“I believe kids these days mature early, particularly due to their food habits and with maturity, there is a tendency of some to sleep together as well and we cannot stop that. I strongly suggest the education department provide sex education around Year 7/8.” (iTaukei male parent) (see quote 3.1.1 in Supplementary materials).

3.2. Parental Involvement in SRH-Delivered Schools

Some parents knew that there were sex education classes in schools and the majority knew that some sexuality and sexual health-related information was taught in science classes.

None of the parents who participated in the study was ever consulted concerning the delivery of SRH education in schools; however, all parents mentioned that they would be keen to be consulted. Some parents felt that they were not educated nor trained and prepared to talk about SRH issues with their children at home. Parents were keen to know what (content) was being taught in schools and how they could reinforce what their children learned in schools at home. Parents were eager to take an active role and participate in SRH education for their teenage children. Parents mentioned that teachers-parents day was the only time they visited the school to talk with their children’s teachers and the discussion was mostly on the children’s academic progress as one parent shared the following.

When parents were asked, “Would you like if teachers invited you to school to discuss what they teach on sex education school?” Indo-Fijian male participants said

I think it is very important for us parents to know what our children learn at school. On parent’s day whatever they tell, we just listen mostly on academic stuff. It will be good if this subject is also discussed.”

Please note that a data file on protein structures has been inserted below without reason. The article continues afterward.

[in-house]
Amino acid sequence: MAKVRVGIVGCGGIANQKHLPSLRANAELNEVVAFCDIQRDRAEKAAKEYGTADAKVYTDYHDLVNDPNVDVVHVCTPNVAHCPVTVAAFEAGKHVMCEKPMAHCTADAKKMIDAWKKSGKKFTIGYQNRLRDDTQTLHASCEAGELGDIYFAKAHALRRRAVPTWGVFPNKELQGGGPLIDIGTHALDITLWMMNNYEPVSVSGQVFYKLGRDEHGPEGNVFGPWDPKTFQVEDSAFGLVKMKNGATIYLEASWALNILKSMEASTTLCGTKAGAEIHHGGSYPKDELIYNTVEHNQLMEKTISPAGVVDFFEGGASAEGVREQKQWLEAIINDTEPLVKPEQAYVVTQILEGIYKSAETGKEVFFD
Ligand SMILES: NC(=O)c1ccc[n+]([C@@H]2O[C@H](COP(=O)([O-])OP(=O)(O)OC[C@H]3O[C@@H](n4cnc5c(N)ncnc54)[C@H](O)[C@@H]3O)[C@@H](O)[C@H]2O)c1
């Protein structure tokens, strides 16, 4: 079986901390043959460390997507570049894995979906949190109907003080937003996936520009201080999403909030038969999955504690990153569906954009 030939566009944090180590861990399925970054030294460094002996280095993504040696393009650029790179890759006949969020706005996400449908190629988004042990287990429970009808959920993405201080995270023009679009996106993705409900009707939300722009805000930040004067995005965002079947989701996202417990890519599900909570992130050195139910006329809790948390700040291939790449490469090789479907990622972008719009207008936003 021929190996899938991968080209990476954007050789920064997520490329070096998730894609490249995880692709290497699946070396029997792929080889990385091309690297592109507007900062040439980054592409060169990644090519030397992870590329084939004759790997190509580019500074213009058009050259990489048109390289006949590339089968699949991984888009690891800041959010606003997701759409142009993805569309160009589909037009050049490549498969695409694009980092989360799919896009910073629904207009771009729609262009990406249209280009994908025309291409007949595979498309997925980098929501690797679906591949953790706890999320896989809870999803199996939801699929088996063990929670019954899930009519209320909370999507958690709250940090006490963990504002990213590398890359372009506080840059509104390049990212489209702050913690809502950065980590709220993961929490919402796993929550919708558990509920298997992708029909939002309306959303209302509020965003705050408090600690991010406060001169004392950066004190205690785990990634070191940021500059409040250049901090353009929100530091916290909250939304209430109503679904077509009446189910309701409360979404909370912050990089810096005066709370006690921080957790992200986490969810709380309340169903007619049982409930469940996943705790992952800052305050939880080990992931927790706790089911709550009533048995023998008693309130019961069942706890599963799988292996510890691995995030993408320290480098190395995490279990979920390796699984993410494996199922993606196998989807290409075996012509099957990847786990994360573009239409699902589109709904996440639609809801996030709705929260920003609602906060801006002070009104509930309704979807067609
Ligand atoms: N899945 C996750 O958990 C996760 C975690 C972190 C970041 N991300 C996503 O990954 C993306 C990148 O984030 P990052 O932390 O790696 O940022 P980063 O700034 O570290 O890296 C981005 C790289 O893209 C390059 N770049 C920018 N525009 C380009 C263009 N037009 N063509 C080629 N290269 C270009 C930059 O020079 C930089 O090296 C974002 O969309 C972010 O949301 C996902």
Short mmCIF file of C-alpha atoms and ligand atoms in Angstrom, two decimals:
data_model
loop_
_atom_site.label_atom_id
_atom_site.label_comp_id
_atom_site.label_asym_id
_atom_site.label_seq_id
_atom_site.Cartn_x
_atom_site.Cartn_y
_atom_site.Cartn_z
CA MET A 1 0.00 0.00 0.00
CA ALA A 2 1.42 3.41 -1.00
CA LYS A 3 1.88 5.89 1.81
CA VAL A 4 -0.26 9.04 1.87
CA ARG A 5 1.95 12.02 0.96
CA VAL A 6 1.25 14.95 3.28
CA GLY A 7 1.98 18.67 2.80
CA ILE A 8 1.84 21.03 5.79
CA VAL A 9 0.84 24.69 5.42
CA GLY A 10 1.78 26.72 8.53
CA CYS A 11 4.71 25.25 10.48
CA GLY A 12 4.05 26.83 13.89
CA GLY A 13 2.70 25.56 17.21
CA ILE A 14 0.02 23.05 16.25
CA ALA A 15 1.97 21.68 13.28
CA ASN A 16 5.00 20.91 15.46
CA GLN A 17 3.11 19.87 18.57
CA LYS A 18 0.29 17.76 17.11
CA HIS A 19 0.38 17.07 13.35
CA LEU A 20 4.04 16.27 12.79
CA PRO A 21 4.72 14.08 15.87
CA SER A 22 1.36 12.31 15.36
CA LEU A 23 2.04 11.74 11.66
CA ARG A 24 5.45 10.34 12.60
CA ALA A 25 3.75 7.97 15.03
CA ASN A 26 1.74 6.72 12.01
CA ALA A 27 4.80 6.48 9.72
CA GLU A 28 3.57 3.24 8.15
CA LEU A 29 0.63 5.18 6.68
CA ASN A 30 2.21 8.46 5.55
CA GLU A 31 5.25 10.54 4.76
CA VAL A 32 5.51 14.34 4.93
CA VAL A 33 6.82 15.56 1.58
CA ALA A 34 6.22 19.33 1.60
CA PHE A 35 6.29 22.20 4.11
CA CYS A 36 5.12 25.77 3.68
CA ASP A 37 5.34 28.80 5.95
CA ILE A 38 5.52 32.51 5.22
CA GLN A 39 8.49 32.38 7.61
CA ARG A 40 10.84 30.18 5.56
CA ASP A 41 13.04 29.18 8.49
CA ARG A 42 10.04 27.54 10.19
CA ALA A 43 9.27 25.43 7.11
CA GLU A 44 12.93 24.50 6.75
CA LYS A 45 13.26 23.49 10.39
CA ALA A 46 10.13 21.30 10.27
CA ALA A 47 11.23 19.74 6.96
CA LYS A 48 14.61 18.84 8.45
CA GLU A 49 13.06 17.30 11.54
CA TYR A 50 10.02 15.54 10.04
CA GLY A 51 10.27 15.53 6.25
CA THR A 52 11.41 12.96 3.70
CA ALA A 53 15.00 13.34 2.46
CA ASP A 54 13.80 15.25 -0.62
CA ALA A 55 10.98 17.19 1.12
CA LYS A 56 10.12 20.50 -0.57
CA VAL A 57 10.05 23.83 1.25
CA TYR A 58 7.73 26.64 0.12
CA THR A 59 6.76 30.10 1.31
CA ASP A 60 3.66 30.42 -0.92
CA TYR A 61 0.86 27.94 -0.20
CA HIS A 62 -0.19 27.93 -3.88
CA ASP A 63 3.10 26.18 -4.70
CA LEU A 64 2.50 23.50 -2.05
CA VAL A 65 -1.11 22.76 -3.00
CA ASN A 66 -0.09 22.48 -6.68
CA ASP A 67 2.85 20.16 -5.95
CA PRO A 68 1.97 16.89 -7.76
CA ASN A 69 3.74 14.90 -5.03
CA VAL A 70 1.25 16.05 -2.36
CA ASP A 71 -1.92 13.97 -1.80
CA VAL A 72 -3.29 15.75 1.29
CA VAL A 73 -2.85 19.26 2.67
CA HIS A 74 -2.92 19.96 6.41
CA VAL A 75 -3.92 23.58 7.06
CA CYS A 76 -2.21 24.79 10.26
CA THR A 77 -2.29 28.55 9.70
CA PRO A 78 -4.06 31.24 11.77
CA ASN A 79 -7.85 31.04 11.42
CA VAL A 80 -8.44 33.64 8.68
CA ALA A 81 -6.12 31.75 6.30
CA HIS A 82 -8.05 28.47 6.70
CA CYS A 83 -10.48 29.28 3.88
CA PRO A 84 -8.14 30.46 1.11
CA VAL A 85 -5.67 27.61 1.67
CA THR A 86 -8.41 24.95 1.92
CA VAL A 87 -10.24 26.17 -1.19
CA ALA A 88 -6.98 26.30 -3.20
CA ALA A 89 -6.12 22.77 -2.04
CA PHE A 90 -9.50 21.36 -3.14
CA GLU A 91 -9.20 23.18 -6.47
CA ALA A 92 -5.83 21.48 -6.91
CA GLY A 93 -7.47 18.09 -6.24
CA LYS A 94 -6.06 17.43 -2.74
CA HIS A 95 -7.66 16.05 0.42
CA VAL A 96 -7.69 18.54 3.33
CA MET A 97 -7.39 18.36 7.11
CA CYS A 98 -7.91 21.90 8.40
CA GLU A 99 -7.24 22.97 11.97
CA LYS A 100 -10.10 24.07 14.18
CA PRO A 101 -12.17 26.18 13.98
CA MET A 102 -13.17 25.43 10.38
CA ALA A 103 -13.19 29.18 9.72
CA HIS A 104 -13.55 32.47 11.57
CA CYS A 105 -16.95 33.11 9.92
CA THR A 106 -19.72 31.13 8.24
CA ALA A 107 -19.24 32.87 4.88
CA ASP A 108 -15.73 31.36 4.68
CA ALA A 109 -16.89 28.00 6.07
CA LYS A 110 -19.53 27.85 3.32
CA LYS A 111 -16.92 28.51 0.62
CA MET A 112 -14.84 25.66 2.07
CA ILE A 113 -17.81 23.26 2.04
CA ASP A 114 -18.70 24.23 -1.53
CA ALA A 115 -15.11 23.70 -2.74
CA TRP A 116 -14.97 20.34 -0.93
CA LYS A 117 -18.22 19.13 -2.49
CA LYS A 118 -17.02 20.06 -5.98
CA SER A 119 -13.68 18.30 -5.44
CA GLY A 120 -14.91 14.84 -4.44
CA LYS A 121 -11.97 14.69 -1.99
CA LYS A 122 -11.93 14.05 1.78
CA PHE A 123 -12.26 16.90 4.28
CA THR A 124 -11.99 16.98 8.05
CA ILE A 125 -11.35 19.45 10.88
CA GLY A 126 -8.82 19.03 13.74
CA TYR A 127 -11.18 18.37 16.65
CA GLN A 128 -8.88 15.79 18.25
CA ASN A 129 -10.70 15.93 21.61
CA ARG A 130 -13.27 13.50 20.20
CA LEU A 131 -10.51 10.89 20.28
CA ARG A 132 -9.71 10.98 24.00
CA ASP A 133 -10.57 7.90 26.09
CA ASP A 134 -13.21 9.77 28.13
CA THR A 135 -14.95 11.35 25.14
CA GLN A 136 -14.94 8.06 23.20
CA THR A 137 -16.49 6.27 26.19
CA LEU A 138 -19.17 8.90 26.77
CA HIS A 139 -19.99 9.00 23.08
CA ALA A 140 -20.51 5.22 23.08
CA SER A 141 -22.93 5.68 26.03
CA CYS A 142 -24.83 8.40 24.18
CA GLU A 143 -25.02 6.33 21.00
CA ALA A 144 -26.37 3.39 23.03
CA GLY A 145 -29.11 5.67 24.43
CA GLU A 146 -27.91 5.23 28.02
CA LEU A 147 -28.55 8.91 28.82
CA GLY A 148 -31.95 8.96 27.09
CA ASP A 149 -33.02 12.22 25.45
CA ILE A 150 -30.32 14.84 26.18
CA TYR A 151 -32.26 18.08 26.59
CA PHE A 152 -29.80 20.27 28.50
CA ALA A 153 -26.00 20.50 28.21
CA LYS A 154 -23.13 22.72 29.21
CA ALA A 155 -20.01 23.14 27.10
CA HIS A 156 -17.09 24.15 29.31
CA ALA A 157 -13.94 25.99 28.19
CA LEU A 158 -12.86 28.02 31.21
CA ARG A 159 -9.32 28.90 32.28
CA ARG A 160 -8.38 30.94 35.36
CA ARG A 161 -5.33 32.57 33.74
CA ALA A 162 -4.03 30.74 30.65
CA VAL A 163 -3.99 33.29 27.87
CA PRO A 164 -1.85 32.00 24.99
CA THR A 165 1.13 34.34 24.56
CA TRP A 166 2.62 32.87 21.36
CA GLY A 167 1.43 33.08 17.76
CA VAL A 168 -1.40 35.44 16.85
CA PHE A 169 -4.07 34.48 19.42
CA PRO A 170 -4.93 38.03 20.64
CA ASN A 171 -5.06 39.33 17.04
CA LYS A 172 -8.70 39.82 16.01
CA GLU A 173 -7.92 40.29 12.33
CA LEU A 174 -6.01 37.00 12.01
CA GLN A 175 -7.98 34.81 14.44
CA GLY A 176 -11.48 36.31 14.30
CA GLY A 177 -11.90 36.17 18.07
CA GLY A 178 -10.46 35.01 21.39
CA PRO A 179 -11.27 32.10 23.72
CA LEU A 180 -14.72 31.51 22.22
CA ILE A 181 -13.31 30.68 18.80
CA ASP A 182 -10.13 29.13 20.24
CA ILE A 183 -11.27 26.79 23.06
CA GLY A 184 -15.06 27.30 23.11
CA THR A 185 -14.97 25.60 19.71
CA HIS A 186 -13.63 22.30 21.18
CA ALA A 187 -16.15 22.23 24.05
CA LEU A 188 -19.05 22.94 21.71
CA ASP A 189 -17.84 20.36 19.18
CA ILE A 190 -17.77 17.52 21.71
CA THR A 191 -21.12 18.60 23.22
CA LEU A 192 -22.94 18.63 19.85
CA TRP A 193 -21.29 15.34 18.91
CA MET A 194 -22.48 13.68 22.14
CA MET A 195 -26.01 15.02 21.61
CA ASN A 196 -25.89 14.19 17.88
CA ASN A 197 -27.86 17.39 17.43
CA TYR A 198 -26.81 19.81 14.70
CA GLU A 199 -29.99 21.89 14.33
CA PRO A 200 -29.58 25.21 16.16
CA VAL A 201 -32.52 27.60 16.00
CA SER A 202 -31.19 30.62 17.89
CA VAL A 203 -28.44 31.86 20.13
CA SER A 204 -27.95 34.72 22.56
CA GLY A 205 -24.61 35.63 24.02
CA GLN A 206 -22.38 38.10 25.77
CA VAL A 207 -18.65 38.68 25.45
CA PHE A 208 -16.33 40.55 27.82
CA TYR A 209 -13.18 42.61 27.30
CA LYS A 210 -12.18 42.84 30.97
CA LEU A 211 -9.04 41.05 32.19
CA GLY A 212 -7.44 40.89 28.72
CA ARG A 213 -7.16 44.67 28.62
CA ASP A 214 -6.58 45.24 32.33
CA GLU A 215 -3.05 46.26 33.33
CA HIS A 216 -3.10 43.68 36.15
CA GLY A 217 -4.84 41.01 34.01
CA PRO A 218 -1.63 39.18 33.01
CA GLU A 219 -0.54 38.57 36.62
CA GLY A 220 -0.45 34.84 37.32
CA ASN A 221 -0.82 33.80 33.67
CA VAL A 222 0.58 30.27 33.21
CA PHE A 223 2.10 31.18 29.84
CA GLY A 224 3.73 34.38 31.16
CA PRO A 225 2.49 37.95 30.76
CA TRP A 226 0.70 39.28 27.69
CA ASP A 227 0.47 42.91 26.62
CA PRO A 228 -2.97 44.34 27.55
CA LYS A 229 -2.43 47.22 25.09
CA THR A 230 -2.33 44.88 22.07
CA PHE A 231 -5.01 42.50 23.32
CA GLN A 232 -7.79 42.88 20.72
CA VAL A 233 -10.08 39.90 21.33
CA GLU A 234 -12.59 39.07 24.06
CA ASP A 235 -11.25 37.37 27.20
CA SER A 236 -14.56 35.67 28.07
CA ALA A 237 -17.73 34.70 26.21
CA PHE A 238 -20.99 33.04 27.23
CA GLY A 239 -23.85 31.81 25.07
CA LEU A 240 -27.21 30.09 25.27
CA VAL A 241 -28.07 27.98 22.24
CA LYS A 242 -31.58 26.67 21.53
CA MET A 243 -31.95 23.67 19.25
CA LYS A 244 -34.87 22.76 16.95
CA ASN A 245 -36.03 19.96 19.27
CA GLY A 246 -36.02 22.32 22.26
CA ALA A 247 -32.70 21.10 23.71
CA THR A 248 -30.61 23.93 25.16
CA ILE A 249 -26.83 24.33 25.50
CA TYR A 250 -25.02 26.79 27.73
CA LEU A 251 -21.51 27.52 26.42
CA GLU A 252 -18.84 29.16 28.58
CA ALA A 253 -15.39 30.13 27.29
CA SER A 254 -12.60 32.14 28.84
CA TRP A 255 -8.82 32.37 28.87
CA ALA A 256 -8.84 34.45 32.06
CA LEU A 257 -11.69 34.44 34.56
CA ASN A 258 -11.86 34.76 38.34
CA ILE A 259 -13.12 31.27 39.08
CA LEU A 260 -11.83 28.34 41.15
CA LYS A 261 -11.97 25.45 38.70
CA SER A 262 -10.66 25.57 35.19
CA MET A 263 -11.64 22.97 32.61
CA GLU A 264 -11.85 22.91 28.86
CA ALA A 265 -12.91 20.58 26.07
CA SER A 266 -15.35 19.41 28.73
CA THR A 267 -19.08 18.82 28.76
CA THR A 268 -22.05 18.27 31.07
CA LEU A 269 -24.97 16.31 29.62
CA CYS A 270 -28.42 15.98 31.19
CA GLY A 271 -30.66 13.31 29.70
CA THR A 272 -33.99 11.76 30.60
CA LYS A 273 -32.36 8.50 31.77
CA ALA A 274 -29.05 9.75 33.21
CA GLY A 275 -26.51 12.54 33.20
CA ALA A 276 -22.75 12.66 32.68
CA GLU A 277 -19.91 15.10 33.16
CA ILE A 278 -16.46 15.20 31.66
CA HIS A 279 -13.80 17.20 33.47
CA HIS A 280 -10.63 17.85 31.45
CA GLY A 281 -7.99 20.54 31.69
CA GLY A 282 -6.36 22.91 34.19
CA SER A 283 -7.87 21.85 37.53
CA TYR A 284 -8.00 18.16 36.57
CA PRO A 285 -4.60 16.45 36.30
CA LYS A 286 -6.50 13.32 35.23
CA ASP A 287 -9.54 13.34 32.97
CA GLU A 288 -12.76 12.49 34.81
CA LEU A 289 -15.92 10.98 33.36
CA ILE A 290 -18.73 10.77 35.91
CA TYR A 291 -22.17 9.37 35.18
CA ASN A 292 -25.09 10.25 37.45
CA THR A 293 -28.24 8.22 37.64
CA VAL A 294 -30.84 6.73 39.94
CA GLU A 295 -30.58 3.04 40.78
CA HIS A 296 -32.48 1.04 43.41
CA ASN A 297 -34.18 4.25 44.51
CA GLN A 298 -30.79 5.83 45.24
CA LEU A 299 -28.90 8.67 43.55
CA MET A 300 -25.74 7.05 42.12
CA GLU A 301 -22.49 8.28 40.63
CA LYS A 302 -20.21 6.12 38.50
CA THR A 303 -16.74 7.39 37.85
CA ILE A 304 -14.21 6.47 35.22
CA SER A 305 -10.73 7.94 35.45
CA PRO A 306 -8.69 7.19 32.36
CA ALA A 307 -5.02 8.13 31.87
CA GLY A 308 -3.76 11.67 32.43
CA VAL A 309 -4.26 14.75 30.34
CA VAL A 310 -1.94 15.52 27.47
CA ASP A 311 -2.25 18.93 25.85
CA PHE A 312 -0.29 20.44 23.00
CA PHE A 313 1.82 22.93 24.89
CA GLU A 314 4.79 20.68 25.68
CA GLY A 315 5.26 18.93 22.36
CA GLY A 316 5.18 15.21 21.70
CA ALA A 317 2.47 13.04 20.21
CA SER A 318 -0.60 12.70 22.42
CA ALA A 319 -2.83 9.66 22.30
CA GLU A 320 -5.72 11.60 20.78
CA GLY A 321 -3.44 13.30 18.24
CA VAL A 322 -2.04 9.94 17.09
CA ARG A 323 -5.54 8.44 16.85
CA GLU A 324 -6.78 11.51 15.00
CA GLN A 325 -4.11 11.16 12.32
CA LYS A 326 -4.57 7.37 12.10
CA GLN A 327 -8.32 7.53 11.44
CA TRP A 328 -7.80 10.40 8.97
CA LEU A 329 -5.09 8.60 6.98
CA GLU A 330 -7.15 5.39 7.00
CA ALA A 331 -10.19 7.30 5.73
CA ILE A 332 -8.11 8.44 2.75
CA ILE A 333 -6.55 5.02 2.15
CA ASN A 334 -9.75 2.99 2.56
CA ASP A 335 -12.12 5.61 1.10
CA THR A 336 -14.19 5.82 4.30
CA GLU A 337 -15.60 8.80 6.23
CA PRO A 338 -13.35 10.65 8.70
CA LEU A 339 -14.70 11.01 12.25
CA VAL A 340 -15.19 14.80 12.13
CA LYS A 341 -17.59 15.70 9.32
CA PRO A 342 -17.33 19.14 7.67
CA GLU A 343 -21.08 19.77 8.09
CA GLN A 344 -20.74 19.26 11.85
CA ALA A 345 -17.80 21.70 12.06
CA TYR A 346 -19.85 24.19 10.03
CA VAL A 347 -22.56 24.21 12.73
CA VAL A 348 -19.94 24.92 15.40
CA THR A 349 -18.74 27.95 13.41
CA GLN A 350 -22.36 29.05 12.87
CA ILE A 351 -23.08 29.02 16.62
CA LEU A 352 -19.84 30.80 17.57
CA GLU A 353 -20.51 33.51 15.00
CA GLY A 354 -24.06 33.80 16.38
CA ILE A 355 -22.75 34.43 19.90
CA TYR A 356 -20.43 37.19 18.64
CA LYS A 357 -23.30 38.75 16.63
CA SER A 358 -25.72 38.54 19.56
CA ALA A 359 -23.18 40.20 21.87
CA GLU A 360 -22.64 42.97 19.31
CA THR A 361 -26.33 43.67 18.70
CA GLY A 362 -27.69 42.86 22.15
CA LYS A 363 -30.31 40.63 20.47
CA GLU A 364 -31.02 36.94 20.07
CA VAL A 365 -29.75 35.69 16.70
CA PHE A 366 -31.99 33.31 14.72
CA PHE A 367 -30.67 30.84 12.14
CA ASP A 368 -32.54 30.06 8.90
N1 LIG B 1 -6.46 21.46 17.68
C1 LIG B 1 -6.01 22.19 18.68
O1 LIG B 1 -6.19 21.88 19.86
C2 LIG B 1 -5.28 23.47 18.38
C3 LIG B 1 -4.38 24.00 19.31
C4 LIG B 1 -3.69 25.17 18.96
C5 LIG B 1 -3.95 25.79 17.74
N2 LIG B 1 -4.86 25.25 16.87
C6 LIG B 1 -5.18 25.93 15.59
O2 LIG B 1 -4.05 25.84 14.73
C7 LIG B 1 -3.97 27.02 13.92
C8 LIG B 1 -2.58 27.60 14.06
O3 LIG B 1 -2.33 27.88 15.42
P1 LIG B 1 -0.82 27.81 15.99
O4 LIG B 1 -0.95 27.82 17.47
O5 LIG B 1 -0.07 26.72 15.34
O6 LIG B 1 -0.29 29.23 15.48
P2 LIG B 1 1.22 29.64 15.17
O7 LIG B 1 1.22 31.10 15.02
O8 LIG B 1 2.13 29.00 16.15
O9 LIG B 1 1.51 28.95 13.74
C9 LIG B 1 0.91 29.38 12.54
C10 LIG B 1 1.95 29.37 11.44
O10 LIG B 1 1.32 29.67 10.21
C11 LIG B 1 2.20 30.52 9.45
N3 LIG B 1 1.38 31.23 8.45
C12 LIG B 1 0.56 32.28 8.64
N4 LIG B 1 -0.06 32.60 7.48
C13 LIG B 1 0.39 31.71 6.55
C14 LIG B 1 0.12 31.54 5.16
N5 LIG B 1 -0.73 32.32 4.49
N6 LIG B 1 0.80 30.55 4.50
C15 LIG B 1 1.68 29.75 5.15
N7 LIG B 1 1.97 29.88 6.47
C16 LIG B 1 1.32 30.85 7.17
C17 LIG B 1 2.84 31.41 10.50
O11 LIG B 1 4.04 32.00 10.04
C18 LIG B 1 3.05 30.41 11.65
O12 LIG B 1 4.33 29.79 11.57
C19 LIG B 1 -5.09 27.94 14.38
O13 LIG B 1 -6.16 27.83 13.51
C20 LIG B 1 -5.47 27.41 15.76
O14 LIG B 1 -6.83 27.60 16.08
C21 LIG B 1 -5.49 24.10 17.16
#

The majority of the parents mentioned that they had no knowledge of which subject was related to SRH or the content of SRH taught in the school.

3.3. SRH Education at Home

The majority of the parents mentioned that they did not talk about SRH issues at home because it is considered taboo in both iTaukei and Indo-Fijian culture. Parents only limited themselves to telling children not to engage in courtship particularly when they are still in high schools and that their focus needs to be education. They had never discussed with their teenage children on either contraception or prevention of STI/HIV. Parents had assumed that concepts related to reproduction and contraception were being taught in schools; however, they were not sure about it and had no idea what the content was. A father said

“I have never in my life talked to my children on these (SRH). I think [guessed] my wife would be talking to my daughters on these issues” (Indo-Fijian male parent).

Parents felt that they have some responsibility for providing SRH information to their teenage children and that teachers could also share this responsibility (see quote 3.3.1 in Supplementary materials).